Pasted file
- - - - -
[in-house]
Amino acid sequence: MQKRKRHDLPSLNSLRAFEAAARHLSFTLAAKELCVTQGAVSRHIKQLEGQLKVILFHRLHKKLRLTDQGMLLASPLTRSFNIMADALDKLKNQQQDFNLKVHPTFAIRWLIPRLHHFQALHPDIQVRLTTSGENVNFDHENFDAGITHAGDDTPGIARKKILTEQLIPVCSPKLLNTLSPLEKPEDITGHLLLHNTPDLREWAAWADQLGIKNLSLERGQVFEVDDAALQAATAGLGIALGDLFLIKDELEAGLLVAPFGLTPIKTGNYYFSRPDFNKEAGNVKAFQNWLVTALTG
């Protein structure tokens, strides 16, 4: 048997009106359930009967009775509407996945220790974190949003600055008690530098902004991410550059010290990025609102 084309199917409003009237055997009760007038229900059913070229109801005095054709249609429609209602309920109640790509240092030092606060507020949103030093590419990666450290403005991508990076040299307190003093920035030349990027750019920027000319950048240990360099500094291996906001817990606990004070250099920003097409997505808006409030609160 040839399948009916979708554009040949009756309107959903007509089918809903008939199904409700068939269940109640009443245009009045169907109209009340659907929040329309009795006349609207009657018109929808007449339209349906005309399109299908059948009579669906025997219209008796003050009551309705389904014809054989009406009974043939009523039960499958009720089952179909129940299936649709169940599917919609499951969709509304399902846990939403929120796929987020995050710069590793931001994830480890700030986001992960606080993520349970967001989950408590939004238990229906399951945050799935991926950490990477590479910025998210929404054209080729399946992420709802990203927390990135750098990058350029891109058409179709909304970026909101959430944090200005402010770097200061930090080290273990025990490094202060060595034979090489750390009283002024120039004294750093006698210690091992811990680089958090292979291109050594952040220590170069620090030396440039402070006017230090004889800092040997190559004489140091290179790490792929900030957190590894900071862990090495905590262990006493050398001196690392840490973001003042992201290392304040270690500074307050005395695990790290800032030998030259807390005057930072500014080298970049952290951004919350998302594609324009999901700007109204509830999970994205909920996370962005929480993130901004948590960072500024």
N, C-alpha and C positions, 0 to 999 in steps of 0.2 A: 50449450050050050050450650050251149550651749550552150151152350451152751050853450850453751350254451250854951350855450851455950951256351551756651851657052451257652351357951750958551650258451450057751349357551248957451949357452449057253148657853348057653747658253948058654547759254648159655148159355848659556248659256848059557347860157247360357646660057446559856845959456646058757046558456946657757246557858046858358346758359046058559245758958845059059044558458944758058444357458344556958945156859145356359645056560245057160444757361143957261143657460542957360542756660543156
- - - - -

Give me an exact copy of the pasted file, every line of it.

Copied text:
[in-house]
Amino acid sequence: MQKRKRHDLPSLNSLRAFEAAARHLSFTLAAKELCVTQGAVSRHIKQLEGQLKVILFHRLHKKLRLTDQGMLLASPLTRSFNIMADALDKLKNQQQDFNLKVHPTFAIRWLIPRLHHFQALHPDIQVRLTTSGENVNFDHENFDAGITHAGDDTPGIARKKILTEQLIPVCSPKLLNTLSPLEKPEDITGHLLLHNTPDLREWAAWADQLGIKNLSLERGQVFEVDDAALQAATAGLGIALGDLFLIKDELEAGLLVAPFGLTPIKTGNYYFSRPDFNKEAGNVKAFQNWLVTALTG
């Protein structure tokens, strides 16, 4: 048997009106359930009967009775509407996945220790974190949003600055008690530098902004991410550059010290990025609102 084309199917409003009237055997009760007038229900059913070229109801005095054709249609429609209602309920109640790509240092030092606060507020949103030093590419990666450290403005991508990076040299307190003093920035030349990027750019920027000319950048240990360099500094291996906001817990606990004070250099920003097409997505808006409030609160 040839399948009916979708554009040949009756309107959903007509089918809903008939199904409700068939269940109640009443245009009045169907109209009340659907929040329309009795006349609207009657018109929808007449339209349906005309399109299908059948009579669906025997219209008796003050009551309705389904014809054989009406009974043939009523039960499958009720089952179909129940299936649709169940599917919609499951969709509304399902846990939403929120796929987020995050710069590793931001994830480890700030986001992960606080993520349970967001989950408590939004238990229906399951945050799935991926950490990477590479910025998210929404054209080729399946992420709802990203927390990135750098990058350029891109058409179709909304970026909101959430944090200005402010770097200061930090080290273990025990490094202060060595034979090489750390009283002024120039004294750093006698210690091992811990680089958090292979291109050594952040220590170069620090030396440039402070006017230090004889800092040997190559004489140091290179790490792929900030957190590894900071862990090495905590262990006493050398001196690392840490973001003042992201290392304040270690500074307050005395695990790290800032030998030259807390005057930072500014080298970049952290951004919350998302594609324009999901700007109204509830999970994205909920996370962005929480993130901004948590960072500024």
N, C-alpha and C positions, 0 to 999 in steps of 0.2 A: 50449450050050050050450650050251149550651749550552150151152350451152751050853450850453751350254451250854951350855450851455950951256351551756651851657052451257652351357951750958551650258451450057751349357551248957451949357452449057253148657853348057653747658253948058654547759254648159655148159355848659556248659256848059557347860157247360357646660057446559856845959456646058757046558456946657757246557858046858358346758359046058559245758958845059059044558458944758058444357458344556958945156859145356359645056560245057160444757361143957261143657460542957360542756660543156